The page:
|The first excerpt represents the element of Air. It speaks of mental influences and the process of thought, and is drawn from The Lock and Key Library by Julian Hawthorne, Ed.:
you fear the good faith of my swarthy attendants?"
"Nay, take the hatchet yourself; its use is to sever the gold from
the quartz in which we may find it imbedded, or to clear, as this
shovel, which will also be needed, from the slight soil above it,
the ore that the mine in the mountain flings forth, as the sea
casts its waifs on the sands."
"Give me your hand, fellow laborer!" said Margrave, joyfully. "Ah,
there is no faltering terror in this pulse! I was not mistaken in
the man. What rests, but the place and the hour?--I shall live, I
|The second excerpt represents the element of Fire. It speaks of emotional influences and base passions, and is drawn from Tales of Unrest by Joseph Conrad:
at the level of the wheels as we drove slowly by. The imbecile face
was red, and the bullet head with close-cropped hair seemed to lie
alone, its chin in the dust. The body was lost in the bushes growing
thick along the bottom of the deep ditch.
It was a boy's face. He might have been sixteen, judging from the
size--perhaps less, perhaps more. Such creatures are forgotten by
time, and live untouched by years till death gathers them up into its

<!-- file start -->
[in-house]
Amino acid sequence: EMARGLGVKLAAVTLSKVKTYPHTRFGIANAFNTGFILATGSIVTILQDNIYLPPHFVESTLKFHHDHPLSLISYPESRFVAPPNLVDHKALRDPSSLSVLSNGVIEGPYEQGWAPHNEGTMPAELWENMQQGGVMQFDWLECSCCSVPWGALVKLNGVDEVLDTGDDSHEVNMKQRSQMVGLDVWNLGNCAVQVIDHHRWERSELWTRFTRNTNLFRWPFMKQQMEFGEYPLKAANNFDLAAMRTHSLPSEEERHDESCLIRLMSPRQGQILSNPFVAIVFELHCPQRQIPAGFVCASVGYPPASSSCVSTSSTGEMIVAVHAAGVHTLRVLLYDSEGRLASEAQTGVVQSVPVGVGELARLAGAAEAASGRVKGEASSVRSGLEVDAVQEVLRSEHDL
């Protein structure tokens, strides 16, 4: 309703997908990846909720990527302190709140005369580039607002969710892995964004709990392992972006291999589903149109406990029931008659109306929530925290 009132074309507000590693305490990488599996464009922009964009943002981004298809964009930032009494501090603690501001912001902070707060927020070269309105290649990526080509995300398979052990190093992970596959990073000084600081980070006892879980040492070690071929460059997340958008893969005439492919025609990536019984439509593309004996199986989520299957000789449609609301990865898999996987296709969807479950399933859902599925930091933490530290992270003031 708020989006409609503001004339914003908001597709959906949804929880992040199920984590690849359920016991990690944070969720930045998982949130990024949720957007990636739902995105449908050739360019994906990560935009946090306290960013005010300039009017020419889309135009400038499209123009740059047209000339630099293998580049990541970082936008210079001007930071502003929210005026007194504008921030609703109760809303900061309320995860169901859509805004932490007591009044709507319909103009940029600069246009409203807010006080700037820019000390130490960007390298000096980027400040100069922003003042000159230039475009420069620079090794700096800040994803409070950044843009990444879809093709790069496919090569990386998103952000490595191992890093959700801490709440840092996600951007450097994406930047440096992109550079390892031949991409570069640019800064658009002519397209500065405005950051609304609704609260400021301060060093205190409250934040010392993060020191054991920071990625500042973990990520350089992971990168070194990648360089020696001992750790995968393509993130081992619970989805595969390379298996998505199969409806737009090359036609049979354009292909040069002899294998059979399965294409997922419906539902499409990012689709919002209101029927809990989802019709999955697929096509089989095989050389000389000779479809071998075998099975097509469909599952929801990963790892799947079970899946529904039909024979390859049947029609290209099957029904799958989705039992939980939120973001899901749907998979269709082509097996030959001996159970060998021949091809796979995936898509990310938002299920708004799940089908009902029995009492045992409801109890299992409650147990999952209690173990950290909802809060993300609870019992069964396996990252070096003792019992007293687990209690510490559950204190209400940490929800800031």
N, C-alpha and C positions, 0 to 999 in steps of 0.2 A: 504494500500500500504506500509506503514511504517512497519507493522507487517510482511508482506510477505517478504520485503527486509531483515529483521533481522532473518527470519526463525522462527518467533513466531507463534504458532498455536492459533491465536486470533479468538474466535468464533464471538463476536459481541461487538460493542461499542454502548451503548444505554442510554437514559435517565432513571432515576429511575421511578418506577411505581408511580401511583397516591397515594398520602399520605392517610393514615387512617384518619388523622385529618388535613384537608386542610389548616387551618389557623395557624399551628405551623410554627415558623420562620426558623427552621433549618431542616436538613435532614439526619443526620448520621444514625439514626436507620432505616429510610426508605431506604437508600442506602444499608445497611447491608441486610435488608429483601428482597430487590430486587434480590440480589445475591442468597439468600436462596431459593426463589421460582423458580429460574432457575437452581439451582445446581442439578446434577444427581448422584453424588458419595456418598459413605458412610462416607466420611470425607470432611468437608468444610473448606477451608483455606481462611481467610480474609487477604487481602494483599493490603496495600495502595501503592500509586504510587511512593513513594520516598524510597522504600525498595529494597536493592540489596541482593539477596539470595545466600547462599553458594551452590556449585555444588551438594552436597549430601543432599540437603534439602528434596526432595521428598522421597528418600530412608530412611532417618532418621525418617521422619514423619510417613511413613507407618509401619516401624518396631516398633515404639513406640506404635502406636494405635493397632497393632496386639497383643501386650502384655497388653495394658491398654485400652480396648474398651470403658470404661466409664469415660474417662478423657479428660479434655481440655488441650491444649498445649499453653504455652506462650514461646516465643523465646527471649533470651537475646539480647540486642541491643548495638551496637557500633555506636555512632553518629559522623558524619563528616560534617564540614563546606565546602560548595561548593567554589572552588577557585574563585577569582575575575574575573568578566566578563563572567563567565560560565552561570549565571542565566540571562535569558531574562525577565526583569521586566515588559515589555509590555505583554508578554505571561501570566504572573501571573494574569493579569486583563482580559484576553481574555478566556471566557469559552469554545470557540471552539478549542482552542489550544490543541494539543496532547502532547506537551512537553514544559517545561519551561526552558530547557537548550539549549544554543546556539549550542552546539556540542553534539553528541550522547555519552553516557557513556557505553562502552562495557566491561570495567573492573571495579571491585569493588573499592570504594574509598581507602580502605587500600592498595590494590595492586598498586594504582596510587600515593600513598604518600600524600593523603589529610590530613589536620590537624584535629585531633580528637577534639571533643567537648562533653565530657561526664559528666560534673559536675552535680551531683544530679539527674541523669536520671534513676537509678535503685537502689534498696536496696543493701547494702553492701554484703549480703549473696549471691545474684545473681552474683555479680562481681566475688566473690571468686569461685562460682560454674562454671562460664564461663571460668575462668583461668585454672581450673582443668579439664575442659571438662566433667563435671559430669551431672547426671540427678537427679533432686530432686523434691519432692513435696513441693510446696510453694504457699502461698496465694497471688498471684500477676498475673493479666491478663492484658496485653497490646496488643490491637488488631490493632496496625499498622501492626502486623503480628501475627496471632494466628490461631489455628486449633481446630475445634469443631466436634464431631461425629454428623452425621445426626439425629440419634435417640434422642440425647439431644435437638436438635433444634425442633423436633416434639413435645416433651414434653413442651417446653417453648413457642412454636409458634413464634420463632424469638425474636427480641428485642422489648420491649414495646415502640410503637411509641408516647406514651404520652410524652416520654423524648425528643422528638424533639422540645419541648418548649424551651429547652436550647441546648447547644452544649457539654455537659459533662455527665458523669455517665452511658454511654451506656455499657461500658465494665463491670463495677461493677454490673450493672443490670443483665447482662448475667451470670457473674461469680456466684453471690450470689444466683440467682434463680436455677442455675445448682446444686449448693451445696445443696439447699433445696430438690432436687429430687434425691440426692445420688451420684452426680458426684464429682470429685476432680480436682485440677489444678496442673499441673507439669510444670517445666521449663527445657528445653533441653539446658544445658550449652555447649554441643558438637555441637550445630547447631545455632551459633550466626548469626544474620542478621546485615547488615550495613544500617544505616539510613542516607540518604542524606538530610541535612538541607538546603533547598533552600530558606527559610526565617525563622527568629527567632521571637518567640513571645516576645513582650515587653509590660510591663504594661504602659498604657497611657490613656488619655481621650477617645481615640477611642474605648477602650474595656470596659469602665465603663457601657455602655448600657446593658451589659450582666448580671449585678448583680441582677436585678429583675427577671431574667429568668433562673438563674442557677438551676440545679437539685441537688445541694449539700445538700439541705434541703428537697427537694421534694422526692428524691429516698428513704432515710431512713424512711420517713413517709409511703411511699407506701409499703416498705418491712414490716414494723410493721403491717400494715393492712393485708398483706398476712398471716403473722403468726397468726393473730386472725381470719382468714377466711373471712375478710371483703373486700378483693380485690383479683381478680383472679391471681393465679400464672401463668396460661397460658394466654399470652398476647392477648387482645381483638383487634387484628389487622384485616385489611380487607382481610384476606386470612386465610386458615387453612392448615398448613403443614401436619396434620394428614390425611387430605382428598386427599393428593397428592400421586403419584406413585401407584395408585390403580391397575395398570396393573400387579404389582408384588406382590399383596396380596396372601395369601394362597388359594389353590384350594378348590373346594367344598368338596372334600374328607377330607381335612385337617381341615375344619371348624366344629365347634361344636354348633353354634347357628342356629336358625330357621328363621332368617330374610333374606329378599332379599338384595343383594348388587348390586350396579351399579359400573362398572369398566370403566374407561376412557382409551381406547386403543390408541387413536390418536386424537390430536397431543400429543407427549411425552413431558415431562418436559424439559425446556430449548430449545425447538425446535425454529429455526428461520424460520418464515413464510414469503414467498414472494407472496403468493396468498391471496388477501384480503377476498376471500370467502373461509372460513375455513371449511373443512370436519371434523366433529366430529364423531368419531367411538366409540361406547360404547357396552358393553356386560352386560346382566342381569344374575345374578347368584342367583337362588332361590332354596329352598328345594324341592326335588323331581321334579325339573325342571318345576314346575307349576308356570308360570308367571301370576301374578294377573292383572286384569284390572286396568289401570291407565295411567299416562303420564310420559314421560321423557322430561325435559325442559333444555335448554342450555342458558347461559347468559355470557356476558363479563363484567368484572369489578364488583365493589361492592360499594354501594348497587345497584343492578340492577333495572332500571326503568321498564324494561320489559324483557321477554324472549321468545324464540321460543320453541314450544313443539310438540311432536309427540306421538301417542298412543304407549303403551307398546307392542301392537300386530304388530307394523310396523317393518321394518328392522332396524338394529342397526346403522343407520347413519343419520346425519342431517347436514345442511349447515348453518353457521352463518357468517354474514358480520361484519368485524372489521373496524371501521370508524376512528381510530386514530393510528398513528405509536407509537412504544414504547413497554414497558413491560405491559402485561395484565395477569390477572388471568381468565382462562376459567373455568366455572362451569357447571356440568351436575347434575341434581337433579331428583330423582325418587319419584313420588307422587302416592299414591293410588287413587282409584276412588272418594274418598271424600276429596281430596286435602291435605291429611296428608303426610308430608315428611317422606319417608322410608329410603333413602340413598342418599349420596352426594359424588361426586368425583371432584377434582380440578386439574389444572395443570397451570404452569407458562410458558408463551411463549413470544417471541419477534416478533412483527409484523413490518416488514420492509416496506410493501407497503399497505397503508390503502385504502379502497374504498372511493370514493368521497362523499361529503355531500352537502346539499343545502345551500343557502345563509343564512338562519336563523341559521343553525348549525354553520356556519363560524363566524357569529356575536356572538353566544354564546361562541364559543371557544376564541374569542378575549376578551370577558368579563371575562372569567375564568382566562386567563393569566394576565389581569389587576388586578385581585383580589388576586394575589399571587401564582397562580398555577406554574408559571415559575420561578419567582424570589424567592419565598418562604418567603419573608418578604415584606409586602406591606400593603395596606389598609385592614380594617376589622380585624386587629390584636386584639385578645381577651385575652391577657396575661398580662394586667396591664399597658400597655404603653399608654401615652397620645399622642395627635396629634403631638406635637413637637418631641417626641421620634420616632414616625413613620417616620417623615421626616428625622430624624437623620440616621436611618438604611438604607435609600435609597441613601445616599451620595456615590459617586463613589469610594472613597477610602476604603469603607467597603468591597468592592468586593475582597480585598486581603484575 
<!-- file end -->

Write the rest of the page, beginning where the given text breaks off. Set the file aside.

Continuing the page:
compassionate bosom; the faithful death that never forgets in the
press of work the most insignificant of its children.
"Ah! there's another," said the man, with a certain satisfaction in
his tone, as if he had caught sight of something expected.
Tales of Unrest
|The third excerpt represents the element of Water. It speaks of pure spiritual influences and feelings of love, and is drawn from All's Well That Ends Well by William Shakespeare:
His equal had awak'd them; and his honour,
Clock to itself, knew the true minute when
Exception bid him speak, and at this time
His tongue obey'd his hand: who were below him
He us'd as creatures of another place;
And bow'd his eminent top to their low ranks,
Making them proud of his humility,
In their poor praise he humbled. Such a man
Might be a copy to these younger times;
Which, follow'd well, would demonstrate them now
But goers backward.
|The fourth excerpt represents the element of Earth. It speaks of physical influences and the impact of the unseen on the visible world, and is drawn from The Black Arrow by Robert Louis Stevenson:
single man, whose long cloak blew about him in the wind; and the
rear was brought up by the four archers, each with his bow upon his
arm. They moved at a brisk walk, threading the intricate lanes and
drawing nearer to the shore.
"He hath gone each night in this direction?" asked Dick, in a
"This is the third night running, Master Shelton," returned Capper,
"and still at the same hour and with the same small following, as
though his end were secret."
Sir Daniel and his six men were now come to the outskirts of the
country. Shoreby was an open town, and though the Lancastrian